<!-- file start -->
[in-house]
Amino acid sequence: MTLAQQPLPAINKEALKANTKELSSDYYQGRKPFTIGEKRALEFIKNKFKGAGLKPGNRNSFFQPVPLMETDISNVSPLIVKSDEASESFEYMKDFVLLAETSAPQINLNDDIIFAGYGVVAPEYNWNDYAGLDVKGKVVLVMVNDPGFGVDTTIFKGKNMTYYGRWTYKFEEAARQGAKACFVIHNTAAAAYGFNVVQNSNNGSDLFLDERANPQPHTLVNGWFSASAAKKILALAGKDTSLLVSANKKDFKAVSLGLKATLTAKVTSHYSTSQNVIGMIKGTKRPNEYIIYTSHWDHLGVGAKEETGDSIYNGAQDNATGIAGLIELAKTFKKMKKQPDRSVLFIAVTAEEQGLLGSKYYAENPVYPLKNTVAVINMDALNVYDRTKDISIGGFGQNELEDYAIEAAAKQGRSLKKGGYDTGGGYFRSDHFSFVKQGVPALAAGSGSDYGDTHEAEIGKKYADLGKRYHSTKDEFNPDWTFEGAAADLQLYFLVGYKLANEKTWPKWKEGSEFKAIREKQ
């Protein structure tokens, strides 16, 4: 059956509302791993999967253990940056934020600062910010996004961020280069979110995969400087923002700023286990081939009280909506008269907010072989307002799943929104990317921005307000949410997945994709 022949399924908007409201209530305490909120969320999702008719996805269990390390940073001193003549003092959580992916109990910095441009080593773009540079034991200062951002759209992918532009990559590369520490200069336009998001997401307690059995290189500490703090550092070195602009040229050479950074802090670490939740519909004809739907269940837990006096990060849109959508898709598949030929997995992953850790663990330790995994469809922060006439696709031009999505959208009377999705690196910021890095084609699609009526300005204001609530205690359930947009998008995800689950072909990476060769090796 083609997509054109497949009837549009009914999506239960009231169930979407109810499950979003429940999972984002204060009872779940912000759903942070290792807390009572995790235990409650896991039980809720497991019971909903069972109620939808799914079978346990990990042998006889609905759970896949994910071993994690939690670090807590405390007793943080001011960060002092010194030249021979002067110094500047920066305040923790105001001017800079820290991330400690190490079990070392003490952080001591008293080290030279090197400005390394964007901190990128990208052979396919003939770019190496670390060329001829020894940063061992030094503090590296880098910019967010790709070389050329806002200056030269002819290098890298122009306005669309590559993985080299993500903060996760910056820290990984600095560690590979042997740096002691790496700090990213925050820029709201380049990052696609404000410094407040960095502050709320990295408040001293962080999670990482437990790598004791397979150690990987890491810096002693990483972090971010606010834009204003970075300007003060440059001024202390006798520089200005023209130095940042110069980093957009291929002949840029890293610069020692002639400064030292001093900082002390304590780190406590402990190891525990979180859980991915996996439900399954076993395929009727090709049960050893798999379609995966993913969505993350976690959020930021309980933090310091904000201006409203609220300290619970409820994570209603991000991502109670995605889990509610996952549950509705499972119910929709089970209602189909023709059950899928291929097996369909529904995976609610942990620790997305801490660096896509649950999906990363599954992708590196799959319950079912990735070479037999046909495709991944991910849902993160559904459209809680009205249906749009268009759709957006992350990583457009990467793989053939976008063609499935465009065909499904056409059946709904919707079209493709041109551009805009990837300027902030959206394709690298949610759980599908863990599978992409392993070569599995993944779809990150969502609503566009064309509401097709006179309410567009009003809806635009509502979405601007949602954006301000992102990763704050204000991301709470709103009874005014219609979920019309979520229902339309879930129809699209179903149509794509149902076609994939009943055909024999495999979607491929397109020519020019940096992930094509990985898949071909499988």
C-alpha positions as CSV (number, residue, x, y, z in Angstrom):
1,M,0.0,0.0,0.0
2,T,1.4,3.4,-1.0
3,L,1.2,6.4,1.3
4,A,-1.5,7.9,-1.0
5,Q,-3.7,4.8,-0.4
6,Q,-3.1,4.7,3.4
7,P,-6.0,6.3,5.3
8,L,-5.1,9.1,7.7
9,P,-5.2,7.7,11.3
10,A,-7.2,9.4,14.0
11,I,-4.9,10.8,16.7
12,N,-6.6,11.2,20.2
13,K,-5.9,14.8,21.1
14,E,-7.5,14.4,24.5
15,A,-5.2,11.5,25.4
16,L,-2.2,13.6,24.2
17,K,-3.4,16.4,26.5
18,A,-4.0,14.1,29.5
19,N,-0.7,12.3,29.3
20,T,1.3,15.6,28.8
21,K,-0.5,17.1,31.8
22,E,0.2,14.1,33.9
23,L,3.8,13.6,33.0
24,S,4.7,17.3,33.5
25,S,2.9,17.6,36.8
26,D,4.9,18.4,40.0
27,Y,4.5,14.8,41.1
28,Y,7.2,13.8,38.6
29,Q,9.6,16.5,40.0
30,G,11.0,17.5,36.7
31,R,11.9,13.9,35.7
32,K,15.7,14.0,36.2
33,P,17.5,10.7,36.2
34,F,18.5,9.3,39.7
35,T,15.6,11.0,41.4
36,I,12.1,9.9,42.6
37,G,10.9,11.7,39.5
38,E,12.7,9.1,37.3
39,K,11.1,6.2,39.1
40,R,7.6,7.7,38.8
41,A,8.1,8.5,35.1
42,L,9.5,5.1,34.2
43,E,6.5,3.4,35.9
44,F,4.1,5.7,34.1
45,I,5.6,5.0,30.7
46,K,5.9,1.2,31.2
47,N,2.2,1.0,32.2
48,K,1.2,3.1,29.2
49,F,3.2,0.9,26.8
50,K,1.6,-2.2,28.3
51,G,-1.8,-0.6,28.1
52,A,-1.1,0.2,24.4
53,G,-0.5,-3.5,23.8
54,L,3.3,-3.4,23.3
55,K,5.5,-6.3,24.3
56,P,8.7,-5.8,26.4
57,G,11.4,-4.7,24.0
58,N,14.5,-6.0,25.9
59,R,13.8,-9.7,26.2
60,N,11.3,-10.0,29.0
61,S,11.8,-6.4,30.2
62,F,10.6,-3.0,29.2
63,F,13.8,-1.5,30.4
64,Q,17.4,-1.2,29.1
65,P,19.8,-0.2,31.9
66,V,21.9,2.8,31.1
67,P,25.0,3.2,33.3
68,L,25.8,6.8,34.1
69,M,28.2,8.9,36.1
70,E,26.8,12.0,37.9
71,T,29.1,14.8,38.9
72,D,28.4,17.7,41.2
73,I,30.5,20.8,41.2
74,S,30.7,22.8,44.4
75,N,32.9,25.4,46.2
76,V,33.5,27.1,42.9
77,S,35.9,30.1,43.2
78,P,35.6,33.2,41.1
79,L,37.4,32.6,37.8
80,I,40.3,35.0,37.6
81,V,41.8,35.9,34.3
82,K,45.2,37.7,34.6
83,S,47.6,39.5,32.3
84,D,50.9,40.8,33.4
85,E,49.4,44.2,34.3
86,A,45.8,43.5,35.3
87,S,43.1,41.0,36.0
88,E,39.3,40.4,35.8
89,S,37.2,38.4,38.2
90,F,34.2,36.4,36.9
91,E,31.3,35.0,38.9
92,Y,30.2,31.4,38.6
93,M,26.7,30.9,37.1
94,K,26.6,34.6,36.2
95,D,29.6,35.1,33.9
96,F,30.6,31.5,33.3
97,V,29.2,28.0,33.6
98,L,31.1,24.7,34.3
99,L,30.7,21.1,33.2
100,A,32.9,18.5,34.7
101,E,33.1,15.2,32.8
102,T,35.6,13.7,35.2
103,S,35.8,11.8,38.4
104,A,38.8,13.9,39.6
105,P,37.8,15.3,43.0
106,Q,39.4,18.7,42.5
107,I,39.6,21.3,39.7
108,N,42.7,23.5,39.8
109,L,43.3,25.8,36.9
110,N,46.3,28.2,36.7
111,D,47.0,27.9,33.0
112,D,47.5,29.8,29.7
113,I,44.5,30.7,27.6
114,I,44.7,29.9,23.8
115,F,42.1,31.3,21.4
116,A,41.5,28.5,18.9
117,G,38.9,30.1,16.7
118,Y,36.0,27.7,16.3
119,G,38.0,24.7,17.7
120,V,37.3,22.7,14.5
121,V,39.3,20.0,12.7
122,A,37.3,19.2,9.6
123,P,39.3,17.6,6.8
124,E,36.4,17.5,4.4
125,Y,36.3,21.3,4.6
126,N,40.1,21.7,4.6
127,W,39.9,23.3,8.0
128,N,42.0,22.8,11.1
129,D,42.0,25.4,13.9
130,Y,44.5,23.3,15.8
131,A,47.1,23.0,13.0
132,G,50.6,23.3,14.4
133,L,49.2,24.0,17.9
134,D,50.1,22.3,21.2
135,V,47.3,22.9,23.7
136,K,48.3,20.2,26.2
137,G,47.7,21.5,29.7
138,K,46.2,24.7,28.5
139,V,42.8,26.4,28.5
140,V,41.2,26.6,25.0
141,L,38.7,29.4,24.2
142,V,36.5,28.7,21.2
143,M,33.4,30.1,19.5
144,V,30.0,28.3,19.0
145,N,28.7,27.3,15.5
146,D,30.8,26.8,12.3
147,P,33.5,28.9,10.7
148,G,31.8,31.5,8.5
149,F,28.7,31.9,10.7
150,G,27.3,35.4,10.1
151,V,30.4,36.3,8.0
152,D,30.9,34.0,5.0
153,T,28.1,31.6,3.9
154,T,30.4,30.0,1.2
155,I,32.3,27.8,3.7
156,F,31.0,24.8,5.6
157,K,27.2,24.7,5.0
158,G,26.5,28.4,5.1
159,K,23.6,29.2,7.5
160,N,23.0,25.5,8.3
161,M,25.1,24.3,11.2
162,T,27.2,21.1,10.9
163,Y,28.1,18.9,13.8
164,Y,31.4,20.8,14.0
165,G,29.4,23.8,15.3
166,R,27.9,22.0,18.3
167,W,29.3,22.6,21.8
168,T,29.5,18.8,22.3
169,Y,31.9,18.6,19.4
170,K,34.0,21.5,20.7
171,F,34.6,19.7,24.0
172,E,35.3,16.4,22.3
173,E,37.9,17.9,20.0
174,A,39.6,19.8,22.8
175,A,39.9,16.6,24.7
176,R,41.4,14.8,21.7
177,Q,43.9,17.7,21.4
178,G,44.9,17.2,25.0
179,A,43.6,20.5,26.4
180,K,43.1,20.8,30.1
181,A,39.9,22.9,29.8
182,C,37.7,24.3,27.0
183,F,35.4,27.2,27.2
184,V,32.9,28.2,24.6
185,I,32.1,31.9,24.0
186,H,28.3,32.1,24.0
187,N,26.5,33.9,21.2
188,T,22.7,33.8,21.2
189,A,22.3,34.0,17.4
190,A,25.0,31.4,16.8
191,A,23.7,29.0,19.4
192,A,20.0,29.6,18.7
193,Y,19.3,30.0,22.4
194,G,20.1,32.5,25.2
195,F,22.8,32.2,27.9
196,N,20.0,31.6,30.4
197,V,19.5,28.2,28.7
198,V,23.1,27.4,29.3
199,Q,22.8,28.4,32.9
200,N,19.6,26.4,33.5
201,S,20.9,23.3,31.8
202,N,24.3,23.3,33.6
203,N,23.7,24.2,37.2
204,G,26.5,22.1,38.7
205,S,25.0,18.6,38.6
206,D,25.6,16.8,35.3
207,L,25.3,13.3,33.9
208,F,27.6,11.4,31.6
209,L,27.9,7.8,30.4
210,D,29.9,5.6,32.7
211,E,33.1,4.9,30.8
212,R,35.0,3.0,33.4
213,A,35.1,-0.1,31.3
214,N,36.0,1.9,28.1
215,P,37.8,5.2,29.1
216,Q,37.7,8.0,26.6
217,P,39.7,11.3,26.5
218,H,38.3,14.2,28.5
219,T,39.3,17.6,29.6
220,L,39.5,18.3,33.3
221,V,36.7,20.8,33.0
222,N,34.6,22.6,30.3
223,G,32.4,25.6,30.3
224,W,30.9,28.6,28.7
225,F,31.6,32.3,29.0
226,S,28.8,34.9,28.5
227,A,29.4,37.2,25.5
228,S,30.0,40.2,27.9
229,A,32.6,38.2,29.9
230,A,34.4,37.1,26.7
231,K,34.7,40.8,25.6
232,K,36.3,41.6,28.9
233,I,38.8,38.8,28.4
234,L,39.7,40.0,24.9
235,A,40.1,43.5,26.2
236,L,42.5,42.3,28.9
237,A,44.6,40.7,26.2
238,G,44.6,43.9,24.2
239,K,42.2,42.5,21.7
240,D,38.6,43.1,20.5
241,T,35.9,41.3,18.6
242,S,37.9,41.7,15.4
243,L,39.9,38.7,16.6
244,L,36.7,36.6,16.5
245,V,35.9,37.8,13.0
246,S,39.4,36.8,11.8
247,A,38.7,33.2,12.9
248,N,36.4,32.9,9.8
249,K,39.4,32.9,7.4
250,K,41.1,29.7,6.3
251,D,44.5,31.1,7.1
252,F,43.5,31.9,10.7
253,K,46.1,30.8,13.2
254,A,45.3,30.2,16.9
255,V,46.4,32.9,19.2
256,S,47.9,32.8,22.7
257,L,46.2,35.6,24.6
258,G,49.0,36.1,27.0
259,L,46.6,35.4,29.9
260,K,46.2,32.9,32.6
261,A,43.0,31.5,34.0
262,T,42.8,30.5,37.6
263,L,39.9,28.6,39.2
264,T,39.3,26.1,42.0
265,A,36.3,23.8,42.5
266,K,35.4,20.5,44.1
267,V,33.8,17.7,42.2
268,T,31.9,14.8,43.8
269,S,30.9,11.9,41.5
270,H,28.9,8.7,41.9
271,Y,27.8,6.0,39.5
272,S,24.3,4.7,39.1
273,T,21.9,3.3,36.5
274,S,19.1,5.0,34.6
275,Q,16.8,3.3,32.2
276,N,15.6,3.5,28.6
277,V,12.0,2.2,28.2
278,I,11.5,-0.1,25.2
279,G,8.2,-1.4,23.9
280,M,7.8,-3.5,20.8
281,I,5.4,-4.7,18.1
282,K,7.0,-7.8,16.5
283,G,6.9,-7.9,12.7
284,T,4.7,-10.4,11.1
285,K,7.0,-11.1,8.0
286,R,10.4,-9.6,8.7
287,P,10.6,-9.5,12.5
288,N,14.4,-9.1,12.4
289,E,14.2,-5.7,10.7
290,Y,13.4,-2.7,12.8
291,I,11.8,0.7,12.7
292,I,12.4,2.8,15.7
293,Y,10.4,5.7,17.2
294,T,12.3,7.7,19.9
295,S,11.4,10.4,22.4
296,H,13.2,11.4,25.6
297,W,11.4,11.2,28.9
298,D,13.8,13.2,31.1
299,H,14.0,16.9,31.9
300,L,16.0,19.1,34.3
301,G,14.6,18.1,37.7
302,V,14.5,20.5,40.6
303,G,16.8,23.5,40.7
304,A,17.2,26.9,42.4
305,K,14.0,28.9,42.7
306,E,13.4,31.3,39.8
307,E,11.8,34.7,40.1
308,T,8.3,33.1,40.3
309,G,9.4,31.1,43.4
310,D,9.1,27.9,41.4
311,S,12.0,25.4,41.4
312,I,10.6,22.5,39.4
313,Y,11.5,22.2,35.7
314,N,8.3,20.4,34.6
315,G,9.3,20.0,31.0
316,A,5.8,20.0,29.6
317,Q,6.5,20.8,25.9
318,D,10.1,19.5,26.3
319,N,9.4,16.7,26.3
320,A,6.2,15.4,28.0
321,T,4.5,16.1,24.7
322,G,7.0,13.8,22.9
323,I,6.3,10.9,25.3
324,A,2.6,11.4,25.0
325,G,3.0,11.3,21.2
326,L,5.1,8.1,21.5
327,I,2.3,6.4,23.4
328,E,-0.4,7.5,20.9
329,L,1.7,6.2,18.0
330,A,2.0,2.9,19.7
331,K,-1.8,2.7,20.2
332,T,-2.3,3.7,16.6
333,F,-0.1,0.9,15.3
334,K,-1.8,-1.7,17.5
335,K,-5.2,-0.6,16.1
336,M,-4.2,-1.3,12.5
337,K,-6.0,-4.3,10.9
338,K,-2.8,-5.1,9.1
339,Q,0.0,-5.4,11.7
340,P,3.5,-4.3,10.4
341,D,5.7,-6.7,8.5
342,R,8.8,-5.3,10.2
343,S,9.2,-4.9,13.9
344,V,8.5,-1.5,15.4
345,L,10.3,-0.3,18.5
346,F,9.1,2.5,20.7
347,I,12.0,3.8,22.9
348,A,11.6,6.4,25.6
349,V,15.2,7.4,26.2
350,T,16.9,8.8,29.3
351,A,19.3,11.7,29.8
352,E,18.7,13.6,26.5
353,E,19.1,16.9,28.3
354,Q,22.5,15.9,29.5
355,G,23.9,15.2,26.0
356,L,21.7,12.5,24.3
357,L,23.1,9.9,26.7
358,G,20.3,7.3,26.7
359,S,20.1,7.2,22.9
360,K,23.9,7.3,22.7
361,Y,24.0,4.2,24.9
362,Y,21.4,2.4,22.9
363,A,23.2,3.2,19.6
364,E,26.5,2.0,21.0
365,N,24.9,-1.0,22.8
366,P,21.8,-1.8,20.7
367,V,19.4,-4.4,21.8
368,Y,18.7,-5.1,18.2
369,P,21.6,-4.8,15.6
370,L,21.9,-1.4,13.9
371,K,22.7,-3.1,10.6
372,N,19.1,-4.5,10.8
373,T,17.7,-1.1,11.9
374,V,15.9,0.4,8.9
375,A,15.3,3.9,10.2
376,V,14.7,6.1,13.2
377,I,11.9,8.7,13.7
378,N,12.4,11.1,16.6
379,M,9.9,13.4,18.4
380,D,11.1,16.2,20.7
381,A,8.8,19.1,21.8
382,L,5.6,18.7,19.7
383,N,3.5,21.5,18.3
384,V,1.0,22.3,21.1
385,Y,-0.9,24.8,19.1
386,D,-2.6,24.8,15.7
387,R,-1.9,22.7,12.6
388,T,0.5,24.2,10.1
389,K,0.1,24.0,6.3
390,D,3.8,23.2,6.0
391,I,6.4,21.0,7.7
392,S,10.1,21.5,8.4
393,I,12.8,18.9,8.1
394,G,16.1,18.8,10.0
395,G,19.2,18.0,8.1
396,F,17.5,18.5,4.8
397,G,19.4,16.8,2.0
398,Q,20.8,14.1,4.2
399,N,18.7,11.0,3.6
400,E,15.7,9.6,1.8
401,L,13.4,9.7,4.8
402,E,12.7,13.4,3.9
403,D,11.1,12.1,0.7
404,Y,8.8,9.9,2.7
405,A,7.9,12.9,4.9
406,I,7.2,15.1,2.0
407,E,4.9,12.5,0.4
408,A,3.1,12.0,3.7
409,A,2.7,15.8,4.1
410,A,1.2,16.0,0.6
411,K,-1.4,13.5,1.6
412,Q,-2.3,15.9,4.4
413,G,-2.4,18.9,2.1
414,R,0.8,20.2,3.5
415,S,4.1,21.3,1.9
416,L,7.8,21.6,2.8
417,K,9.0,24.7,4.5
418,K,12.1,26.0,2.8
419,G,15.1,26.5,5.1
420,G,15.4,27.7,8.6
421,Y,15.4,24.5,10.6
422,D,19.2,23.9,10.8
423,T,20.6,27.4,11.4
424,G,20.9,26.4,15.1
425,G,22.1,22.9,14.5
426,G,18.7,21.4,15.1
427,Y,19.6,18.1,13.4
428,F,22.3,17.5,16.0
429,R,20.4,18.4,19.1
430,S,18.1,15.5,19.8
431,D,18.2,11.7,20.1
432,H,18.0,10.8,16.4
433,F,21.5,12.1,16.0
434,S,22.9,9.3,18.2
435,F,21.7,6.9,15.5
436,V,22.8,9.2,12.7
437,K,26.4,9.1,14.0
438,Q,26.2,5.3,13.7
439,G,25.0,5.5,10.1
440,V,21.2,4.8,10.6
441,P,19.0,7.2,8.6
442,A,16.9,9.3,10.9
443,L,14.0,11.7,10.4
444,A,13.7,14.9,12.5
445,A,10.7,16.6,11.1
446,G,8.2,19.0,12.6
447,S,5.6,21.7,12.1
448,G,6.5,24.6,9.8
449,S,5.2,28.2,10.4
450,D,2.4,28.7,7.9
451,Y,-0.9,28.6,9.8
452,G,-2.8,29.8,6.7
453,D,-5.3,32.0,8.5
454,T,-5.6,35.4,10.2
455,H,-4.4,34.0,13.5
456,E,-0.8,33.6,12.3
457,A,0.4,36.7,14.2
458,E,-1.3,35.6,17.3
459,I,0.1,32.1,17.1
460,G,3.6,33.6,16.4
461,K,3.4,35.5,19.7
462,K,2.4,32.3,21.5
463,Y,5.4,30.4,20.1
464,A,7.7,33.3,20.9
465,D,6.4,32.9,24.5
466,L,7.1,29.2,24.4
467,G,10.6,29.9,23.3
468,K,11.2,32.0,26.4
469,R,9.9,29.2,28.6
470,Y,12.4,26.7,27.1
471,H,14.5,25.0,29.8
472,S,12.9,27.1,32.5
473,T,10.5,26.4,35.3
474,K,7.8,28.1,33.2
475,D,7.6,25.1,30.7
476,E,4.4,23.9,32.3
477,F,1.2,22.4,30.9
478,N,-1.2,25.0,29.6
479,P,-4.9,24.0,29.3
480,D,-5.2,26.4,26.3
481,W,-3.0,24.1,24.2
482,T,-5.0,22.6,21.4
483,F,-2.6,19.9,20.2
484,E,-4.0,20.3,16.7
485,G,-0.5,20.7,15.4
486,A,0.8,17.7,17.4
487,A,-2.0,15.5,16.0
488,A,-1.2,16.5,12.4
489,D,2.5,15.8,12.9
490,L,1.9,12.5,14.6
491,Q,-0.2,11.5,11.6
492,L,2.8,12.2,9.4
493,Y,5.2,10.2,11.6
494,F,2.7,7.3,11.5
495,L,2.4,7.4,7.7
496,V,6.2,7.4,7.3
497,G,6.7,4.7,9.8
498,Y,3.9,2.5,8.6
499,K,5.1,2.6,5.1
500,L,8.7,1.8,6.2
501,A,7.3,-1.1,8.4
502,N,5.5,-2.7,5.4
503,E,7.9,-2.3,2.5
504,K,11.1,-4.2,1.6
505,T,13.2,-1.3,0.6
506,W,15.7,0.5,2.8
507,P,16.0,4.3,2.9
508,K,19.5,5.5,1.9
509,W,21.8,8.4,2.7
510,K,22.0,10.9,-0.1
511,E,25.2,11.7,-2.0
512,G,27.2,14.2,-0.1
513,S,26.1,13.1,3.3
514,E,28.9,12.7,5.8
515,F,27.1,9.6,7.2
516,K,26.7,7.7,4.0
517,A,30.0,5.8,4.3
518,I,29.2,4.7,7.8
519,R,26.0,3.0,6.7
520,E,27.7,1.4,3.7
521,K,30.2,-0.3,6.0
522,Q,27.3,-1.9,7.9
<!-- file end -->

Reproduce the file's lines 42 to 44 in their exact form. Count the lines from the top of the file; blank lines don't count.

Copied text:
38,E,12.7,9.1,37.3
39,K,11.1,6.2,39.1
40,R,7.6,7.7,38.8